WNBA star and Olympic gold medalist Brittney Griner pleaded guilty Thursday to drug charges in Russia, where she has been held for 140 days in what the U.S. government has classified as a wrongful detainment. In a statement shared with The 19th, Griner’s lawyers said the guilty plea “was her decision informed by discussion with her legal defense team in Russia,” and they expect her trial to conclude in August.
Cherelle Griner and Griner’s supporters stepped up public pressure this week as her criminal trial resumed Thursday, beginning Monday with Brittney Griner penning a letter to President Joe Biden in which she pleaded for him not to forget her and other American detainees.
The mounting pressure on Biden’s administration to act quickly on her release seemingly clashes with the harsh reality of what’s referred to as hostage diplomacy. Experts told The 19th that despite the public’s hopes, Griner’s trial, which will continue after her guilty plea, may only be the beginning of a long journey back to the United States.
Griner, 31, has played professional basketball in Russia during the WNBA off-season since 2014. She was arrested on February 17 at a Moscow airport after Russian authorities claimed to have found cannabis oil and vape cartridges in her luggage, charges that could result in up to 10 years in prison if she’s convicted. One week after Griner’s arrest, Russia invaded Ukraine, prompting international criticism and U.S. sanctions.
In her guilty plea Thursday, Griner said she hadn’t intended any wrongdoing.
“I’d like to plead guilty, your honor. But there was no intent. I didn’t want to break the law,” she said in English, which was then translated into Russian, according to Reuters.
In their statement to The 19th, Griner’s legal team in Russia said she “decided to take full responsibility for her actions as she knows that she is a role model for many people,” adding that they hope the plea will be “considered by the court as a mitigating factor and there will be no severe sentence.”
The timing of Griner’s arrest has given Russia a bargaining opportunity to take advantage of her celebrity status and the public interest in her case to make its own demands. In May, the U.S. government classified Griner as being “wrongfully detained,” a category which has since allowed her case to be handled by the office of the U.S. Special Presidential Envoy for Hostage Affairs. Still, months of uncertainty over how the U.S. government is responding to secure Griner’s release have led to more forceful calls for action from her wife and basketball team, the Phoenix Mercury.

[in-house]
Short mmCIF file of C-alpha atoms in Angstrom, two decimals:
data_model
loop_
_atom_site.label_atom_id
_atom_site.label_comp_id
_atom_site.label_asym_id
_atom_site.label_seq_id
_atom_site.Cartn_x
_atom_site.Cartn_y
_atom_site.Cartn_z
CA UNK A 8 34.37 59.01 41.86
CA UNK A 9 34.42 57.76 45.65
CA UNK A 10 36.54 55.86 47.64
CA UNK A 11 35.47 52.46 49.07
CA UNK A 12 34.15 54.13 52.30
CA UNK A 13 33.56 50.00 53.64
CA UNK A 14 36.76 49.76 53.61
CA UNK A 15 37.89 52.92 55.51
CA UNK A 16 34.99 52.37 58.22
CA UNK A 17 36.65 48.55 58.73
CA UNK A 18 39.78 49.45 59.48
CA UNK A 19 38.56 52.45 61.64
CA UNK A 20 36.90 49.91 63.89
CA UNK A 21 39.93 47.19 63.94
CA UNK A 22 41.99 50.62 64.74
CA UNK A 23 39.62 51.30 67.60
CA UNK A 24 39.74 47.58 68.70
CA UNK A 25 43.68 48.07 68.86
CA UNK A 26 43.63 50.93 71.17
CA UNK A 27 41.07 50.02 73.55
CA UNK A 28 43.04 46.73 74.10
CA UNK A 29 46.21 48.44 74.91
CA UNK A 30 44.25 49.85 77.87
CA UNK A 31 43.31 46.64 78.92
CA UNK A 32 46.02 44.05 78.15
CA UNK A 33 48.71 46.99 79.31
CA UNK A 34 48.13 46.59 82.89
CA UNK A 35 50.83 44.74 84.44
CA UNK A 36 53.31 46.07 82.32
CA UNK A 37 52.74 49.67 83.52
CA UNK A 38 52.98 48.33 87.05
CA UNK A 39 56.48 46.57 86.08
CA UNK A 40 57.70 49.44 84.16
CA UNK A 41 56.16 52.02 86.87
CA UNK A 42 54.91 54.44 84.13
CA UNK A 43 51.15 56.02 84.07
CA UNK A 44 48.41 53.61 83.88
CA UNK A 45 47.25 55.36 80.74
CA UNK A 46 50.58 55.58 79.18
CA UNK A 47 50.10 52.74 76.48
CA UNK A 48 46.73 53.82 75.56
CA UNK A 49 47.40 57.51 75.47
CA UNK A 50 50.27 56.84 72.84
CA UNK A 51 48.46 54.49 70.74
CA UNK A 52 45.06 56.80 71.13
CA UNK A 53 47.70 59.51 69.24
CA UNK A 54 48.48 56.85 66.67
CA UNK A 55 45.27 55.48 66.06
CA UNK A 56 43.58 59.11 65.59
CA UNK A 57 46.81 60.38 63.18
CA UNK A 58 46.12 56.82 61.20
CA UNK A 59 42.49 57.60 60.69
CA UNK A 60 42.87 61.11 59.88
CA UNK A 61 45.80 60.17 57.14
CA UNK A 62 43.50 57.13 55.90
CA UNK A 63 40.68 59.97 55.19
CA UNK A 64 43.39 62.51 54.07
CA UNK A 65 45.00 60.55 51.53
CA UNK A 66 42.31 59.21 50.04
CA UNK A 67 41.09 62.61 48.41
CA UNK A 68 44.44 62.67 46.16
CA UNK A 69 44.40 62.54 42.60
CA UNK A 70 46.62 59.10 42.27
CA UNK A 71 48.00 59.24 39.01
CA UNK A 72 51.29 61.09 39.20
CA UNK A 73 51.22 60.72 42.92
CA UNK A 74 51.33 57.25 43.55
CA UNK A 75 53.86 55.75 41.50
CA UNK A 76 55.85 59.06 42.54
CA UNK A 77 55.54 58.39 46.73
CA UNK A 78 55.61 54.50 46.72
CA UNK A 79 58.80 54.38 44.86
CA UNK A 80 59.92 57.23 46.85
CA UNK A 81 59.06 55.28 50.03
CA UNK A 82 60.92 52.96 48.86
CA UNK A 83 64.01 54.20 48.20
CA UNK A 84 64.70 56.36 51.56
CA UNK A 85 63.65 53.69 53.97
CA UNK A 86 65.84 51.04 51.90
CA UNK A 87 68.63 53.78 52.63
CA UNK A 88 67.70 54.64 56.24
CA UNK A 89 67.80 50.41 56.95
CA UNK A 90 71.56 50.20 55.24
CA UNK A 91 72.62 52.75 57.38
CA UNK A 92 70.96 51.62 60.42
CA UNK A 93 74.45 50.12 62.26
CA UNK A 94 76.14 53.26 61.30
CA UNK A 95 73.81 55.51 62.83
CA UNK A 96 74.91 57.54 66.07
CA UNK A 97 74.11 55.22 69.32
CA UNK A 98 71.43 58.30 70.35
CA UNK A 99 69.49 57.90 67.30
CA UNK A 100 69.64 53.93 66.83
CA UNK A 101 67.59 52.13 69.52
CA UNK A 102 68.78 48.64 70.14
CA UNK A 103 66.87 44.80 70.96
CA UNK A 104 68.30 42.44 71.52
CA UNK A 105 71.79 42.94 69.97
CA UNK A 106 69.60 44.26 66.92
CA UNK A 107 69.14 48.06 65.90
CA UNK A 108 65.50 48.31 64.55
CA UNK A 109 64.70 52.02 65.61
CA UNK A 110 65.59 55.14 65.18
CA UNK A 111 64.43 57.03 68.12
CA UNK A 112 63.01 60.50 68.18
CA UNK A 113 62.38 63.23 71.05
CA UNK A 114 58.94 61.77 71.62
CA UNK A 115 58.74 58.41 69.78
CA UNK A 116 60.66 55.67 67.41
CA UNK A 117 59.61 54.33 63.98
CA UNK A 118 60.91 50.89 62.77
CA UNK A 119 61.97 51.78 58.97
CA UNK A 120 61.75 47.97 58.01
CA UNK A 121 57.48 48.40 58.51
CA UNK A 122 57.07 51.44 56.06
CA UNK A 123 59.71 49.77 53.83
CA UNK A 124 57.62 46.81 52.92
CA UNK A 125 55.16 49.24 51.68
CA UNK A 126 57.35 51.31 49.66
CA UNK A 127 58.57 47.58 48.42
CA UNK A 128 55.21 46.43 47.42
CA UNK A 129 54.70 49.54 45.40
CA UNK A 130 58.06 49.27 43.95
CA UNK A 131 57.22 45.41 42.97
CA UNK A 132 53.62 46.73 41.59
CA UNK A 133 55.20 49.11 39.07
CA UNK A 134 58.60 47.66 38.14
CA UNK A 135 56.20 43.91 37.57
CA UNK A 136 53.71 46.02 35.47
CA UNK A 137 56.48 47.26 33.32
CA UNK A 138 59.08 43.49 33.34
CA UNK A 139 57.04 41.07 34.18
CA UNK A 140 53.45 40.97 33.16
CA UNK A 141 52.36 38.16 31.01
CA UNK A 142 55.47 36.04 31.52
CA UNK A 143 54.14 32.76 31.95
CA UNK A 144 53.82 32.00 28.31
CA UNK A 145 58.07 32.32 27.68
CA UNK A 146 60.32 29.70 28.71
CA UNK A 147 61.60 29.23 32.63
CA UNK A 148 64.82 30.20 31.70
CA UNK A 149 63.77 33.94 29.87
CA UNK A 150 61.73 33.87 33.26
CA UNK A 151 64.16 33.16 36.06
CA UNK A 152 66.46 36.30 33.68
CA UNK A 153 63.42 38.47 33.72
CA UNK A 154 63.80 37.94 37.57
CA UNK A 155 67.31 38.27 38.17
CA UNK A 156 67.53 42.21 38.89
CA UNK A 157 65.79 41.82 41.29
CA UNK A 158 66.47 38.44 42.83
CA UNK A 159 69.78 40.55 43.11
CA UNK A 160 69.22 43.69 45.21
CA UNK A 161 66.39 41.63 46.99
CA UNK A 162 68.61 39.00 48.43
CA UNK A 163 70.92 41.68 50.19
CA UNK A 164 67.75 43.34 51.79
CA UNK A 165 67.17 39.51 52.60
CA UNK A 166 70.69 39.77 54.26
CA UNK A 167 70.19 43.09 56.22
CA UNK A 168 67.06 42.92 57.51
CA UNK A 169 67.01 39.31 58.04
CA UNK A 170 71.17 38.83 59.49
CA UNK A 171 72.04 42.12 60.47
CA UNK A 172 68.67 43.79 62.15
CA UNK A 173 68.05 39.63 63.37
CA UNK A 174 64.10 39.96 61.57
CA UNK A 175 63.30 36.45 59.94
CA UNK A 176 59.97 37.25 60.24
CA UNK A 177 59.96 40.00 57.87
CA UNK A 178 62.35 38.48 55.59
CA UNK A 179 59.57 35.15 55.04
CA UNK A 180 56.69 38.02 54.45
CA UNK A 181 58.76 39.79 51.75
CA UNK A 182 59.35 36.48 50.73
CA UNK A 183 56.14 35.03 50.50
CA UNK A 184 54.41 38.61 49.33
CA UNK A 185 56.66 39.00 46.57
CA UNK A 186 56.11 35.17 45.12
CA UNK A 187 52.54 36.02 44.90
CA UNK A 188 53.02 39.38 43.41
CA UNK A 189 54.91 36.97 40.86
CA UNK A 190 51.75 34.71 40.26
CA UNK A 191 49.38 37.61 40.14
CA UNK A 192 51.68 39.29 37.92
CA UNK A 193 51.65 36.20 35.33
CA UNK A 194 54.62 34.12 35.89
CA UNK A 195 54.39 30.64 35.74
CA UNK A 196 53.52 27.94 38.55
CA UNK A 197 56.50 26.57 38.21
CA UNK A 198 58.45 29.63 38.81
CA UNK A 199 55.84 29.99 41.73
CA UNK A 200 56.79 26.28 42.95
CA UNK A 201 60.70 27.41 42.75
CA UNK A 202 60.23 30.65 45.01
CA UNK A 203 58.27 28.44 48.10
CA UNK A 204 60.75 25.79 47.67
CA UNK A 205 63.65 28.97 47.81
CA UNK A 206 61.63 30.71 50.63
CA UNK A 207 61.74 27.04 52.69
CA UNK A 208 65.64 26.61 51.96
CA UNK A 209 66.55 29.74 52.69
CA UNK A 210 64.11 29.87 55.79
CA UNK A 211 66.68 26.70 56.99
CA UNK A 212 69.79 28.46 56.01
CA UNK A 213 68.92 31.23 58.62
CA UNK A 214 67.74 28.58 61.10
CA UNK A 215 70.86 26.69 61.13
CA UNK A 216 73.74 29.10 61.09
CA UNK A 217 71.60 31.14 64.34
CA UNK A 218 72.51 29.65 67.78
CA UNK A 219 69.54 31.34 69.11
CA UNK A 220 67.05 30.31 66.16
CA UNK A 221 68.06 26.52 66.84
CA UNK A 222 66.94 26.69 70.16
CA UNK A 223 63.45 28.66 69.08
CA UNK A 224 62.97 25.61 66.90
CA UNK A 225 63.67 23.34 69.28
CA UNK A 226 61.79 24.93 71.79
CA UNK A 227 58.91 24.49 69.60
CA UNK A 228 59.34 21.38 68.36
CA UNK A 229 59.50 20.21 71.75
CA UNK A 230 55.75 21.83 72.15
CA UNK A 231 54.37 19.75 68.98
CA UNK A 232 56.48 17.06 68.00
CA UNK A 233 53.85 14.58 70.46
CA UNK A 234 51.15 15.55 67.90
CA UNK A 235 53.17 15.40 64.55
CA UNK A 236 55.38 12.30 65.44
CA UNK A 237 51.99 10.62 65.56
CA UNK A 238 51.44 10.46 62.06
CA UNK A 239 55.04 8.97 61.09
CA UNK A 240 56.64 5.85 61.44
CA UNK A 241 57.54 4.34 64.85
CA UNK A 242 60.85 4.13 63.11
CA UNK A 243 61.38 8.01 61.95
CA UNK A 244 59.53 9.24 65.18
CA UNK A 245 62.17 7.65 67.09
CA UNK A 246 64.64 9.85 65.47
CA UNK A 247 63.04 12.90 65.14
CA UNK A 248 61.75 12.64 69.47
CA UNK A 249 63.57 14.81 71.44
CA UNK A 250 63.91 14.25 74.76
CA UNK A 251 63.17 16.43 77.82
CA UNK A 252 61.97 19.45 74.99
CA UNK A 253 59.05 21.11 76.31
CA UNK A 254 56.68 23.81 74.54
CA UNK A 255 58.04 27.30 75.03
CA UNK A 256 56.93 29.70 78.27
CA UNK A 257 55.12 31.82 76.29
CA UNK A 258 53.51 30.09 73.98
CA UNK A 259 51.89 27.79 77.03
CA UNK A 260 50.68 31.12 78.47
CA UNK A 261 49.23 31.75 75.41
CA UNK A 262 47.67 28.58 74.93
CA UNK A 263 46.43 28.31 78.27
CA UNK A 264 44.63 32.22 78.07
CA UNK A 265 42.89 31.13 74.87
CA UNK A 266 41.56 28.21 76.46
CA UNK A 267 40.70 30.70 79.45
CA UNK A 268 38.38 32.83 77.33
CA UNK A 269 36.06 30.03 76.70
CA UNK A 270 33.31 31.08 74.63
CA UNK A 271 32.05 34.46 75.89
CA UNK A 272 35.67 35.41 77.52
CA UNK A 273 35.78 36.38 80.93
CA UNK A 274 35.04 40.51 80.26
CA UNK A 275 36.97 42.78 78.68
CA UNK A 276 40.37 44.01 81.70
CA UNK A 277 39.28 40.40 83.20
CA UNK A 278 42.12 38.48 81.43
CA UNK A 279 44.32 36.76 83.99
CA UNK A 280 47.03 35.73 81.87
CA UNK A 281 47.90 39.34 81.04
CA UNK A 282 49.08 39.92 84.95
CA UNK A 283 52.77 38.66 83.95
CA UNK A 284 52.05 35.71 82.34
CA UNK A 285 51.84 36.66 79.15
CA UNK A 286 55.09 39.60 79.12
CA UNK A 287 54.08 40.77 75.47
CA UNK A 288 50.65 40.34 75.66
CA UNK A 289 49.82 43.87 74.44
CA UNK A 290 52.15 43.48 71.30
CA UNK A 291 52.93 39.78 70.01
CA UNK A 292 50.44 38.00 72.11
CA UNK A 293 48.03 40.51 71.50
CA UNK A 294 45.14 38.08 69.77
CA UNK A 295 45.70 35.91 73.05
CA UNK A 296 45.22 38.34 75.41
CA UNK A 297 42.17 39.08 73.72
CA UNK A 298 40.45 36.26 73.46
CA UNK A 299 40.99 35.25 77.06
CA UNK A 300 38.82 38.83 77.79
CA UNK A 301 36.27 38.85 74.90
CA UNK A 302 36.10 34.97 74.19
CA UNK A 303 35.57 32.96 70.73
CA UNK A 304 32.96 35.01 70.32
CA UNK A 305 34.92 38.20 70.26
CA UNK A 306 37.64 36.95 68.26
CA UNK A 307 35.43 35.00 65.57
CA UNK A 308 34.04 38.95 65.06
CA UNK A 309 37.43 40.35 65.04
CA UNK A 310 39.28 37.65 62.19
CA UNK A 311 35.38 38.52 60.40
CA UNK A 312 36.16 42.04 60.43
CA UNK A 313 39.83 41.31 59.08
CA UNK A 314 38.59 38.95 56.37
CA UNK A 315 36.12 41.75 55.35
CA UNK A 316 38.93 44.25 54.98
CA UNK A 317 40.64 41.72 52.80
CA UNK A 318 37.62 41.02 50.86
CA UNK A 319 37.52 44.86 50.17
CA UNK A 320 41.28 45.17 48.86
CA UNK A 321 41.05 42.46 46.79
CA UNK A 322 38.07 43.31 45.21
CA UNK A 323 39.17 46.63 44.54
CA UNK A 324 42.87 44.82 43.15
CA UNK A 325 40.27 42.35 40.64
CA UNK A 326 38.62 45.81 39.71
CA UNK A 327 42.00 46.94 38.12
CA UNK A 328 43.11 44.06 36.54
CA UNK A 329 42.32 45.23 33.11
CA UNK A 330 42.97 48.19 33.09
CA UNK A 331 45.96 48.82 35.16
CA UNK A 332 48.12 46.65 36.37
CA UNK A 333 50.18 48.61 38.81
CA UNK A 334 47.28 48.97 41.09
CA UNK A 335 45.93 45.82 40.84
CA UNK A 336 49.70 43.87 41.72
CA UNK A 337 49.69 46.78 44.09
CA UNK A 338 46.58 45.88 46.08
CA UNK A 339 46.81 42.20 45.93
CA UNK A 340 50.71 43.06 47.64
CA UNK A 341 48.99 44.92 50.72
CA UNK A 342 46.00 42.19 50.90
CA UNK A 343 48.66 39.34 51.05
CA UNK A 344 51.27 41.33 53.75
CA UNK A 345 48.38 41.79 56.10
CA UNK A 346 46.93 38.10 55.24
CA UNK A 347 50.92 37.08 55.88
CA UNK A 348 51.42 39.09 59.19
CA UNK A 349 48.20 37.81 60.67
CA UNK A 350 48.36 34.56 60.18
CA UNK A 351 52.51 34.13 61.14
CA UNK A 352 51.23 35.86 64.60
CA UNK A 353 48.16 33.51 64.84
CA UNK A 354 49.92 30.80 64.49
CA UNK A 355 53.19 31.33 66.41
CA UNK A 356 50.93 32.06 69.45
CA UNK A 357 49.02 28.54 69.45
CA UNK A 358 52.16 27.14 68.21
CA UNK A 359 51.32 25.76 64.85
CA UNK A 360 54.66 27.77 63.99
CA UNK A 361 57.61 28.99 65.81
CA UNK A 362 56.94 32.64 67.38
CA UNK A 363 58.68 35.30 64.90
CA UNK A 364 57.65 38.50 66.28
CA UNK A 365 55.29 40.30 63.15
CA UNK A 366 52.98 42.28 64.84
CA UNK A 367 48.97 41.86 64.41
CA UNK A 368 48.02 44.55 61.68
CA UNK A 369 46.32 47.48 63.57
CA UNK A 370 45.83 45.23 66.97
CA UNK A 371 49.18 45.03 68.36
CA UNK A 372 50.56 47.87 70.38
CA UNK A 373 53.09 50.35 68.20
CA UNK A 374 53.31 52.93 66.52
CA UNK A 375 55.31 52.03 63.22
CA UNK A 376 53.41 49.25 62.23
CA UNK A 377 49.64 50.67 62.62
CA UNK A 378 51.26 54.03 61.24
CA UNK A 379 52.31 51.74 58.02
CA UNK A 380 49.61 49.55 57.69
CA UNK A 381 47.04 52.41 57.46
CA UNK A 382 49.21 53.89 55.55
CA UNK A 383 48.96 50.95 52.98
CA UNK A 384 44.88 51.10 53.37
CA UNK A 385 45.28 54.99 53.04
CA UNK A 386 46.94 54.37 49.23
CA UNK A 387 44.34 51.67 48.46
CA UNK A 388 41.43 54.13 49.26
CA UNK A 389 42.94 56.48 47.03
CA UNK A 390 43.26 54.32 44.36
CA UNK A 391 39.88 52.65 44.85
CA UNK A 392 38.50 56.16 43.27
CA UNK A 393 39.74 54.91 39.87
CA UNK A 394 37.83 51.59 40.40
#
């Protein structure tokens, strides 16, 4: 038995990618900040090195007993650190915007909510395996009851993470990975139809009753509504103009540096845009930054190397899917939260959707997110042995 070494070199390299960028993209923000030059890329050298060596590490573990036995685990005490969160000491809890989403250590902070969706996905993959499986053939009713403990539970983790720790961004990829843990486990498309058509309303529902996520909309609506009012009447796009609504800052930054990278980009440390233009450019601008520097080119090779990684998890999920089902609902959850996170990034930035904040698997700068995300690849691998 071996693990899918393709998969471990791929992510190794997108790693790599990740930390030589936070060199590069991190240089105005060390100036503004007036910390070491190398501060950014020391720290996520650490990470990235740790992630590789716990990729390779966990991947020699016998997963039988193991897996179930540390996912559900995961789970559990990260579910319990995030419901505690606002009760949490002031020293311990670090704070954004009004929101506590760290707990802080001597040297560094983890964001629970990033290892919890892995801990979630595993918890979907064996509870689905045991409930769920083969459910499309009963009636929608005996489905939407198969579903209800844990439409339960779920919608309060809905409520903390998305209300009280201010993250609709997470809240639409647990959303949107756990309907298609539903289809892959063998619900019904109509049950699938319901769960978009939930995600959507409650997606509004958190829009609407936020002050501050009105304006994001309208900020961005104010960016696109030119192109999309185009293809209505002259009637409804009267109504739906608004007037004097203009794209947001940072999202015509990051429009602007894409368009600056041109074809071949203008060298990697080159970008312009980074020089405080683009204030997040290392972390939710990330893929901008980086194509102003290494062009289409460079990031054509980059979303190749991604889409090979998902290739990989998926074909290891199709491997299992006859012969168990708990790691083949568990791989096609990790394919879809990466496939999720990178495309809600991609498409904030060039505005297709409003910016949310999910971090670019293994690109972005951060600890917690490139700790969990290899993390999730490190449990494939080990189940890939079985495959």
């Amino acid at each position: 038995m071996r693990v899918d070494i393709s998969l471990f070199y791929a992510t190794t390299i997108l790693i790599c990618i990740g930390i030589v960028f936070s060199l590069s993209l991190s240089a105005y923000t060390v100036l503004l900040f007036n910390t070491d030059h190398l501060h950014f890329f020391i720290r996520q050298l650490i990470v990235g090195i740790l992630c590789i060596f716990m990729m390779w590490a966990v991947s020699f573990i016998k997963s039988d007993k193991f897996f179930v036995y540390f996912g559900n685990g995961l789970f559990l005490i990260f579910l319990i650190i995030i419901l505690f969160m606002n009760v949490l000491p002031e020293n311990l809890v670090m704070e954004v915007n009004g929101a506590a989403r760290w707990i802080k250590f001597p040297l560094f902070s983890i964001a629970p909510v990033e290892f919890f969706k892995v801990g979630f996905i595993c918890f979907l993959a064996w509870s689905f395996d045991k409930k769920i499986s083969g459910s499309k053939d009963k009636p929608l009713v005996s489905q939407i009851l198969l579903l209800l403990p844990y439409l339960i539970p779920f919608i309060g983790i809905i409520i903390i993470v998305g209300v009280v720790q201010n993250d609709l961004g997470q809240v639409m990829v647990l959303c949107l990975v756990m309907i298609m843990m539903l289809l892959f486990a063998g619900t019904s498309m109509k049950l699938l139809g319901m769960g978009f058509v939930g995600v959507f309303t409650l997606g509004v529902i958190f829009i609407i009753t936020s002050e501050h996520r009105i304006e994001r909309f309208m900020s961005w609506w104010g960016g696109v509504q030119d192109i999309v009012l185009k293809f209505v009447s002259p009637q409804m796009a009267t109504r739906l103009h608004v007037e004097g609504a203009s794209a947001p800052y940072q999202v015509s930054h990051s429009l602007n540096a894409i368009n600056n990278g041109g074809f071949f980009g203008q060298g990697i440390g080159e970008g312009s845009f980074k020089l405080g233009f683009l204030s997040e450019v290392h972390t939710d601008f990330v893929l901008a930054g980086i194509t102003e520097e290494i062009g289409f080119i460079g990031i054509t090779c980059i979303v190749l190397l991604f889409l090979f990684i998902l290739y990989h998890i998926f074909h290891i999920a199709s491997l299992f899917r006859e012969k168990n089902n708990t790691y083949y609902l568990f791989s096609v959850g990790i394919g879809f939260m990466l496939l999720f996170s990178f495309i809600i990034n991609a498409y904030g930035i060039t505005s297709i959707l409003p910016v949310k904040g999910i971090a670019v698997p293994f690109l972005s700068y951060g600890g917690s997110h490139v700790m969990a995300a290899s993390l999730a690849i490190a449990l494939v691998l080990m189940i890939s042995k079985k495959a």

Those familiar with international conflict have said for months that bringing widespread attention to Griner’s case could further complicate efforts to bring her home safely. But her wife and supporters appear to be losing patience.
The Phoenix Mercury head coach, Vanessa Nygaard, suggested to reporters on Monday that if NBA star LeBron James had been detained rather than Griner, he’d be home by now. In her conversation with The 19th, Nygaard said that her hope is that multiple Americans can be returned home, including Griner.
“We are very aware there’s Americans wrongfully detained around the world and in terrible situations, and we don’t want to take away from any of that,” she said. Nygaard also noted that Griner being a Black lesbian imprisoned in a country with a history of anti-LGBTQ+ restrictions and violence may present unique threats to Griner.
On Tuesday, Cherelle Griner gave an interview to CBS Mornings’ Gayle King in which she described feeling disheartened about the lack of communication from the White House and heartbroken by her wife’s letter to Biden. In her letter, Brittney Griner wrote, “As I sit here in a Russian prison, alone with my thoughts and without the protection of my wife, family, friends, Olympic jersey, or any accomplishments, I’m terrified I might be here forever.”
Cherelle Griner told CBS that words like those would not have been used lightly. “That means she truly is terrified that she may never see us again. You know, I share those same sentiments,” she told King.
Biden followed up on Wednesday by calling Cherelle Griner to express his support and his commitment “to ensuring they are provided with all possible assistance while his administration pursues every avenue to bring Brittney home,” according to a White House memo. Biden also wrote a letter to Brittney Griner, the contents of which haven’t been released.